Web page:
NASWA UI Tax Survey 2013
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The National Association of State Workforce Agencies (NASWA) recently completed its fourth annual survey of states on the status of their unemployment insurance (UI) financing systems. Originally intended to determine the amount and type of modifications to state UI tax mechanisms, the survey has evolved over the last four years, continuing to track tax changes, but now also tracking changes to weekly benefit payments, duration, eligibility, methods for employers to file UI taxes and alternative sources of funding for repayment of Title XII advances and interest on loan balances.
Some of the key highlights from the survey include:
- Overall, the survey shows evidence of improving labor markets in states from 2012 to 2013.
- The number of states expecting increases in their state unemployment insurance taxes in 2013 was 20, a 13 state decline from the 33 who indicated state unemployment insurance taxes would increase in 2012.
- The number of states projecting unemployment tax revenue to increase in 2013 as compared to state unemployment tax revenue collected in 2012 ranged from 1 to 120 percent; with a weighted average state increase of about 6.62 percent.
- The number of states increasing unemployment tax rates who indicated a discretionary increase in the state’s taxable wage base in 2013 was only two, down from 10 states who indicated they would use this method to increase UI taxes in 2012. Increases in experience ratings on employers and indexation of taxable wage bases were listed as one of the top four methods of increasing UI tax revenue.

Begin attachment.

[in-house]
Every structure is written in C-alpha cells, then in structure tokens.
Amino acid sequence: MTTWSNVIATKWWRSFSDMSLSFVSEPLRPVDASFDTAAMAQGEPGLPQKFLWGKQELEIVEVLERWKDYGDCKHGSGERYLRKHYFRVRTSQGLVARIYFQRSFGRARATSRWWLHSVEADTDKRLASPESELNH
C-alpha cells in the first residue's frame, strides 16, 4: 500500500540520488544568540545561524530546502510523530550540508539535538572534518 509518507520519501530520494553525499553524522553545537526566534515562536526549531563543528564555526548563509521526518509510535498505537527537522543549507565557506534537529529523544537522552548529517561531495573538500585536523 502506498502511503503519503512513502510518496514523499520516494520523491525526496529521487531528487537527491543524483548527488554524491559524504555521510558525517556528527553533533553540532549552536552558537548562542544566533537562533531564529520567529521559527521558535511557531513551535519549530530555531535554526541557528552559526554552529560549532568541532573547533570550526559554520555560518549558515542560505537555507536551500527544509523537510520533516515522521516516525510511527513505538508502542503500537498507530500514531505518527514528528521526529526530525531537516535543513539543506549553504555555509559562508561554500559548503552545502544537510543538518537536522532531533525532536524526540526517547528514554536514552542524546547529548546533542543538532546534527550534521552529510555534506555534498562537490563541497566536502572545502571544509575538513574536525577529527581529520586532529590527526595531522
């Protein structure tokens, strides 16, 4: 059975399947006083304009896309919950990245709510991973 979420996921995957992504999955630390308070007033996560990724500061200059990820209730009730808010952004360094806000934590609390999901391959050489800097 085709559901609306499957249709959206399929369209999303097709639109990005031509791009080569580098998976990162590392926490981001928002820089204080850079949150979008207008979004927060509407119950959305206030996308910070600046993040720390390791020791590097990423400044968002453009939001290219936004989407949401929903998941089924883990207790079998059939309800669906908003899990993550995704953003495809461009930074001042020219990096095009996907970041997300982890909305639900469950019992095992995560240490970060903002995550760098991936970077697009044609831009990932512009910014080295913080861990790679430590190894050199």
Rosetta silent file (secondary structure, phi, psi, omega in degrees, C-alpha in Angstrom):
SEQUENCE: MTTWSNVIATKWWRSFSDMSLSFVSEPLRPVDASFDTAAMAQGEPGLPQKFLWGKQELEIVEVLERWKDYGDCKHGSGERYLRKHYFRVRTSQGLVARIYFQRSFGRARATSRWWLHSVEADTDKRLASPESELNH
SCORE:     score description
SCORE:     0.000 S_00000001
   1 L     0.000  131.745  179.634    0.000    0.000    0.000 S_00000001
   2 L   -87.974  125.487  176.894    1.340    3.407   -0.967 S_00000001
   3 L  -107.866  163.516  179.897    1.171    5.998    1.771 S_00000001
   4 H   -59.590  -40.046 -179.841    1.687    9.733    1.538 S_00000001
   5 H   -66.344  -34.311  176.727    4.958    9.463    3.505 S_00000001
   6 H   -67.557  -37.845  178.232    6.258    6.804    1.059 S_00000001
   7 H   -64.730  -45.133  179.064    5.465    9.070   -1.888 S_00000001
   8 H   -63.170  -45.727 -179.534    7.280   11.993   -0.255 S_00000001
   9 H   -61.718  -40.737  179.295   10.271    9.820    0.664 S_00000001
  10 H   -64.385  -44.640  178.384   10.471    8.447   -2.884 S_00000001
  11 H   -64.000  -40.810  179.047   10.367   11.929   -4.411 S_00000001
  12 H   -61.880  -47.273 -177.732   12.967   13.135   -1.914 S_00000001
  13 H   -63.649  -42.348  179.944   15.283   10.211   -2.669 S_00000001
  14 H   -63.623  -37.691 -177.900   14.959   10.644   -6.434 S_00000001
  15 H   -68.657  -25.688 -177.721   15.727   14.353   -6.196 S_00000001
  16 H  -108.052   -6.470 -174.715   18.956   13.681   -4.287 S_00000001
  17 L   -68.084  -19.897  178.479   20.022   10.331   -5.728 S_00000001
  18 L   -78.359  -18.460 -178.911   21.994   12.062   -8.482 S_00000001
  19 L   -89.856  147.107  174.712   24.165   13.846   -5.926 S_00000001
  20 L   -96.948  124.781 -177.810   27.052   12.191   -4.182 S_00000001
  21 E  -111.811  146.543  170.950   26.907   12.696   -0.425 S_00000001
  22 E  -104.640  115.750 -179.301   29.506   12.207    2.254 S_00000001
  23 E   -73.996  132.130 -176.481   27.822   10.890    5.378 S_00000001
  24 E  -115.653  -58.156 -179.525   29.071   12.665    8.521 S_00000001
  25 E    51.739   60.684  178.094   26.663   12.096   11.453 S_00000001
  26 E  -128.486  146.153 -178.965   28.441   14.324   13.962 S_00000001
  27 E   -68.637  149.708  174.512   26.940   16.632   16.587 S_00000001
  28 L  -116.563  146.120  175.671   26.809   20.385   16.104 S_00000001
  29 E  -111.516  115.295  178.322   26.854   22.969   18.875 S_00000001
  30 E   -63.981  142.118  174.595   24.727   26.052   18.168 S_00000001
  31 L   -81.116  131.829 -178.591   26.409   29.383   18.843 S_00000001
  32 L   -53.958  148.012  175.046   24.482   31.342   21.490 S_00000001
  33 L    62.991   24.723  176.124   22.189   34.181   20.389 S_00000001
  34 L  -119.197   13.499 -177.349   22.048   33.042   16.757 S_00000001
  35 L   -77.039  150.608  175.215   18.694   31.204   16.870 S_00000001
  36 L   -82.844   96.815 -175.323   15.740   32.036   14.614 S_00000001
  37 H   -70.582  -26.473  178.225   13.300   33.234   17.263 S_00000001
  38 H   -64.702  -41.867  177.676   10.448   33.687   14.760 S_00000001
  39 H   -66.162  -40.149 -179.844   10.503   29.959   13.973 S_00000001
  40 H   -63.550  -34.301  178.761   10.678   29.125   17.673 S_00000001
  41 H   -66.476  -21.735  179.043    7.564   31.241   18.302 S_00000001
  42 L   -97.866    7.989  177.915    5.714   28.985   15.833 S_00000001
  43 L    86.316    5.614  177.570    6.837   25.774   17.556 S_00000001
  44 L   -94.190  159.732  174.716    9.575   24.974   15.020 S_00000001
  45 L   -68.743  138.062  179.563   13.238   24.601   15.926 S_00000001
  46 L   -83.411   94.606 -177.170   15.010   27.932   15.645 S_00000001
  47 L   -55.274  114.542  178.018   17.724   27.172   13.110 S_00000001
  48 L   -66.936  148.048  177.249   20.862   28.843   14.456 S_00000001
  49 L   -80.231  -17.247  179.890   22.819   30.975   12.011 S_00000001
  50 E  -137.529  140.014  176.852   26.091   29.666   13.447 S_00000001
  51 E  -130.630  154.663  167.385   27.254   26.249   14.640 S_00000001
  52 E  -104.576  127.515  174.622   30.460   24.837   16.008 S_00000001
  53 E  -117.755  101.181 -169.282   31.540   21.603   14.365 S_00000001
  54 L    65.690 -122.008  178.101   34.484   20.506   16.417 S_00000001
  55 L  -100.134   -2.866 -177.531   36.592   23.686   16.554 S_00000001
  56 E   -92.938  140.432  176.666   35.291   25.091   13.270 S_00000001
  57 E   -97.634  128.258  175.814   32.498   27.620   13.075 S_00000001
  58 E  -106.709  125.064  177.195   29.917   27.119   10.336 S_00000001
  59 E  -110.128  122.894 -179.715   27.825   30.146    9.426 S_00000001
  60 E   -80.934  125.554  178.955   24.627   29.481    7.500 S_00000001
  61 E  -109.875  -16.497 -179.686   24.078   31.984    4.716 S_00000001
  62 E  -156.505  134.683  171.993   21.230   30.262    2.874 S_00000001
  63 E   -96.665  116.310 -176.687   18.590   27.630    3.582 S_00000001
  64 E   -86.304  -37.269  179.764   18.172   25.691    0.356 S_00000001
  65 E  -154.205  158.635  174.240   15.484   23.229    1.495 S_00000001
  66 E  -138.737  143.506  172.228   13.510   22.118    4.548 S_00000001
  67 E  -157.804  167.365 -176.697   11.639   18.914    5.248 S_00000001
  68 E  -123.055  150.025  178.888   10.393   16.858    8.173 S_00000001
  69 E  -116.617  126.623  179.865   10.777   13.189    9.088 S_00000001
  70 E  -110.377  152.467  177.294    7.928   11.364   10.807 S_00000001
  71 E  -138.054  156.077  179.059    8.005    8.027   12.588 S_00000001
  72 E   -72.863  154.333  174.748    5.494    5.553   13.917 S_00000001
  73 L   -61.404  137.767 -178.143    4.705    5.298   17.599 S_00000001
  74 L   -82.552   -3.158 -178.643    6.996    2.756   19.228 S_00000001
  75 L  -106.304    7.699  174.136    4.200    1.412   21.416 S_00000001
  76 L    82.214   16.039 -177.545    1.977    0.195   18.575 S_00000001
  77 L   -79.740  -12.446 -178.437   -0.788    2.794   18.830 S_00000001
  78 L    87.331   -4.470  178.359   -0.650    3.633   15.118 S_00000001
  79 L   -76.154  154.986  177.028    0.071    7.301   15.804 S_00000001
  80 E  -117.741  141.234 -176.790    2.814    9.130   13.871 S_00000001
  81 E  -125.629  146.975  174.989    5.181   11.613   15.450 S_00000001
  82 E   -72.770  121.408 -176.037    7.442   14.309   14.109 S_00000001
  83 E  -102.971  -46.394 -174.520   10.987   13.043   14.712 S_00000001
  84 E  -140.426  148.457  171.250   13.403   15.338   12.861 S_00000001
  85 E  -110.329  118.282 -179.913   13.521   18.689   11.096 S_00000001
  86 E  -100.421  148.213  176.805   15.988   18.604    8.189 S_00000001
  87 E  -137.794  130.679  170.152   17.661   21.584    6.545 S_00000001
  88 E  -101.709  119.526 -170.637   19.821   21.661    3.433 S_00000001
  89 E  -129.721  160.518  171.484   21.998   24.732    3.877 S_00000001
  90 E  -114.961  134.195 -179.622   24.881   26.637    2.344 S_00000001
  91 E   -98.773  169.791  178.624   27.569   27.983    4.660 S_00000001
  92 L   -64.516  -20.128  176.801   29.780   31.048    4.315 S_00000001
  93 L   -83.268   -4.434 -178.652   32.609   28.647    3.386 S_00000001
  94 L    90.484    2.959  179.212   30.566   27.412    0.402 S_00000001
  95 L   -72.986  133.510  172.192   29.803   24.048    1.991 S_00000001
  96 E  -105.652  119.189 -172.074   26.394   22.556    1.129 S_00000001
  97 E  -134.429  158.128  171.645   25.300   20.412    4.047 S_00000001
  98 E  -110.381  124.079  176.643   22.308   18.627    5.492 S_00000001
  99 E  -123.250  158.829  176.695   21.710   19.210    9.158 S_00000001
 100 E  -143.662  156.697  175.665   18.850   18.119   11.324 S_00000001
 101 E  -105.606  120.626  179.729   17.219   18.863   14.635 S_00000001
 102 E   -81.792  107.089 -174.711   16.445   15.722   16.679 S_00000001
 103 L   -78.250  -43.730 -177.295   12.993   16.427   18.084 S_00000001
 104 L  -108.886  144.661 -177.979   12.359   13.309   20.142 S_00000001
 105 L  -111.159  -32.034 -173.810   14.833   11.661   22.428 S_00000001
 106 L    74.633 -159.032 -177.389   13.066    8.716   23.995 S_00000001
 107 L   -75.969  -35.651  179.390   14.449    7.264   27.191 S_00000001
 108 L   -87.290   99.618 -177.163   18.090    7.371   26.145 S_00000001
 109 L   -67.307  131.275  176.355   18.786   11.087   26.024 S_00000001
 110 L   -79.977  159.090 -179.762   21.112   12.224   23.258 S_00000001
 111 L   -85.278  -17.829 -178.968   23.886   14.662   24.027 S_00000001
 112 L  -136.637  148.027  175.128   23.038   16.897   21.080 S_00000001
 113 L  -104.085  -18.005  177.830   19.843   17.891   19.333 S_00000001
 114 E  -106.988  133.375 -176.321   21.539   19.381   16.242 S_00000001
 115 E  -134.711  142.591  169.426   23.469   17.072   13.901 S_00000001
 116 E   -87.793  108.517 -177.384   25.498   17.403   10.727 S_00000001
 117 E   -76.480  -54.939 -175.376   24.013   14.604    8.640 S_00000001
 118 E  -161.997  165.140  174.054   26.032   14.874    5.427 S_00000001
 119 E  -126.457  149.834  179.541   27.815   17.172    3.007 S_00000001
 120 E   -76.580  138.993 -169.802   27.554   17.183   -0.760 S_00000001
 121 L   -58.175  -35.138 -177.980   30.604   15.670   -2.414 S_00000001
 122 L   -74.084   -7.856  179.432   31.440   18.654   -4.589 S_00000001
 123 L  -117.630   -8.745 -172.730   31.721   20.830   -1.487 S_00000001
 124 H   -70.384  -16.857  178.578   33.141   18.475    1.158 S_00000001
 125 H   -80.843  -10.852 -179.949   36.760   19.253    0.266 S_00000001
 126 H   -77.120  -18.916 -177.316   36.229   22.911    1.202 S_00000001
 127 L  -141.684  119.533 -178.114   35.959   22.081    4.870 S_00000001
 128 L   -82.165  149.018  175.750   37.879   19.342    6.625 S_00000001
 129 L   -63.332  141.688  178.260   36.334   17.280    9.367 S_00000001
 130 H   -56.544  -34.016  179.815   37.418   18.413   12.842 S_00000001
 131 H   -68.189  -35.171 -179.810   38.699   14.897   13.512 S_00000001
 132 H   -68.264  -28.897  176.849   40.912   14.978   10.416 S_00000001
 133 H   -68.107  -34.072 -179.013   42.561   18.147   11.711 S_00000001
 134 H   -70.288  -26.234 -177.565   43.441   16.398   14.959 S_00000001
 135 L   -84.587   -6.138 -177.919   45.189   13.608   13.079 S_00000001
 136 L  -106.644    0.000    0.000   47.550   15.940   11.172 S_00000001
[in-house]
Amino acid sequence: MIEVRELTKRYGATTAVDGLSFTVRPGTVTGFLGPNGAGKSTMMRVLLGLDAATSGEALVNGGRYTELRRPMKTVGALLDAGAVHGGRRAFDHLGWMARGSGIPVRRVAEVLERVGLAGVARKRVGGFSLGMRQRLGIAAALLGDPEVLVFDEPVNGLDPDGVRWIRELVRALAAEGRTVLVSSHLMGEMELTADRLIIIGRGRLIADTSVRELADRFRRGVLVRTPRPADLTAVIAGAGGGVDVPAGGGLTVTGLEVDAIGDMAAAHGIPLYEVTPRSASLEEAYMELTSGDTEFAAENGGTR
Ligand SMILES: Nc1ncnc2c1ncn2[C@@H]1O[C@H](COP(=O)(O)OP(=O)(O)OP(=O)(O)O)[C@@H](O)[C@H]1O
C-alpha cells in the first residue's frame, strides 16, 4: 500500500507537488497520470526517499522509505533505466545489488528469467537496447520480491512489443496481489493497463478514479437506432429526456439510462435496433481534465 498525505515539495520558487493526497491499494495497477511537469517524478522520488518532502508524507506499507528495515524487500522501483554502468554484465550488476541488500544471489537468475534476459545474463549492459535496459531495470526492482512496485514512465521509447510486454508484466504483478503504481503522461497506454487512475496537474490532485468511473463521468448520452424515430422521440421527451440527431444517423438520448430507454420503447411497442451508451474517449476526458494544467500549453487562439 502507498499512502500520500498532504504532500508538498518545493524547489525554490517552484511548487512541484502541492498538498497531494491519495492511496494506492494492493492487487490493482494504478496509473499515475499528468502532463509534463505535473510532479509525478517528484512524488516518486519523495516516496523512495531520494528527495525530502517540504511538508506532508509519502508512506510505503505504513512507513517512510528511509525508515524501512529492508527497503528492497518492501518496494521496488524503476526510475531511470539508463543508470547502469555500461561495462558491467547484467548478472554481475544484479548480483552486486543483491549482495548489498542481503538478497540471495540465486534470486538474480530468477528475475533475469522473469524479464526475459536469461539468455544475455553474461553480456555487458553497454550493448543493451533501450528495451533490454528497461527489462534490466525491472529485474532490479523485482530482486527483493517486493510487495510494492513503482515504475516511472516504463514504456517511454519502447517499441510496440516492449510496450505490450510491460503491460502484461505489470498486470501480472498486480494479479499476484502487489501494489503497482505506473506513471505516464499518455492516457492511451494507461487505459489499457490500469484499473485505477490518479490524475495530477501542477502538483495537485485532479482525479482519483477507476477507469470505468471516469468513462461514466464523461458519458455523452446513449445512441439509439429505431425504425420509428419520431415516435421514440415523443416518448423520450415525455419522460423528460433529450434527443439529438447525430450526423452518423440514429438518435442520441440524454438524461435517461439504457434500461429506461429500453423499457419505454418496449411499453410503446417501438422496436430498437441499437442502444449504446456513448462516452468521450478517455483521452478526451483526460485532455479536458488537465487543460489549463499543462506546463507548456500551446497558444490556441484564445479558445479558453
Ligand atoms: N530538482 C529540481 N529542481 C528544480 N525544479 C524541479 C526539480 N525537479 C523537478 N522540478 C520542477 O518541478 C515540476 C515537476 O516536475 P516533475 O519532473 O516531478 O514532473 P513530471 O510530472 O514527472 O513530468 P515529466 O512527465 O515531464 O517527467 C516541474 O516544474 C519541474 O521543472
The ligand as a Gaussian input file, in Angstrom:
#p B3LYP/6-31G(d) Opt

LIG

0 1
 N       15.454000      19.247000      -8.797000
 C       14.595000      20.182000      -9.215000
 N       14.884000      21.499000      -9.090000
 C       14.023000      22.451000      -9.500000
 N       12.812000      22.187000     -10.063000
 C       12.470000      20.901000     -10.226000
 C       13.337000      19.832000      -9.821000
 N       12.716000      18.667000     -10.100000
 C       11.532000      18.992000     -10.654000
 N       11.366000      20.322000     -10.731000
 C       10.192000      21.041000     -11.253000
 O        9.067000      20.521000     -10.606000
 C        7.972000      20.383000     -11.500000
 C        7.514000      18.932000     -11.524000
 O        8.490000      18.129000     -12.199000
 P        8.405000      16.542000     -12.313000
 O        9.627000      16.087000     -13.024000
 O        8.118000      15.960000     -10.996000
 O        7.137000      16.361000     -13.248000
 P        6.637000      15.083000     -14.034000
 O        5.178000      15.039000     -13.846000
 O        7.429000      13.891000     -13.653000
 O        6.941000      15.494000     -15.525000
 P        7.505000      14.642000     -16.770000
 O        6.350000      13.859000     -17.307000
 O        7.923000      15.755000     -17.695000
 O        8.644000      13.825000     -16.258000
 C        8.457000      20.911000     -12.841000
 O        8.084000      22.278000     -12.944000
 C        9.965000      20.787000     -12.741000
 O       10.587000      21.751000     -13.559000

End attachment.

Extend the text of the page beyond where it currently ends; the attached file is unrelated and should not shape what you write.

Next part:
- The number of states where tax schedules and surtaxes have reached their maximum levels for 2013 was little changed from 2012, with 23 states indicating their tax schedules and surtaxes have reached their maximums, compared to 22 states who answered similarly for 2012.
- The number of states proposing legislation to address their UI financing systems increased slightly in 2013 with 13 states indicating legislation would be proposed, up from 10 states in 2012.
- The number of states enacting legislation in 2012 pertaining to UI benefits dropped considerably from 13 in 2011 to only six states enacting legislation in 2012.
- The number of states expecting proposed legislation addressing UI benefits levels increased from five to nine, from 2012 to 2013.
As states look to improve solvency status, they continue to look for alternatives from increases in state UI employer taxes or changes to their UI benefit levels. A majority of states indicated they will use “Other” methods to pay interest on Title XII advance including special employer assessments, funds from the state’s general revenue and a combination of the two supplements.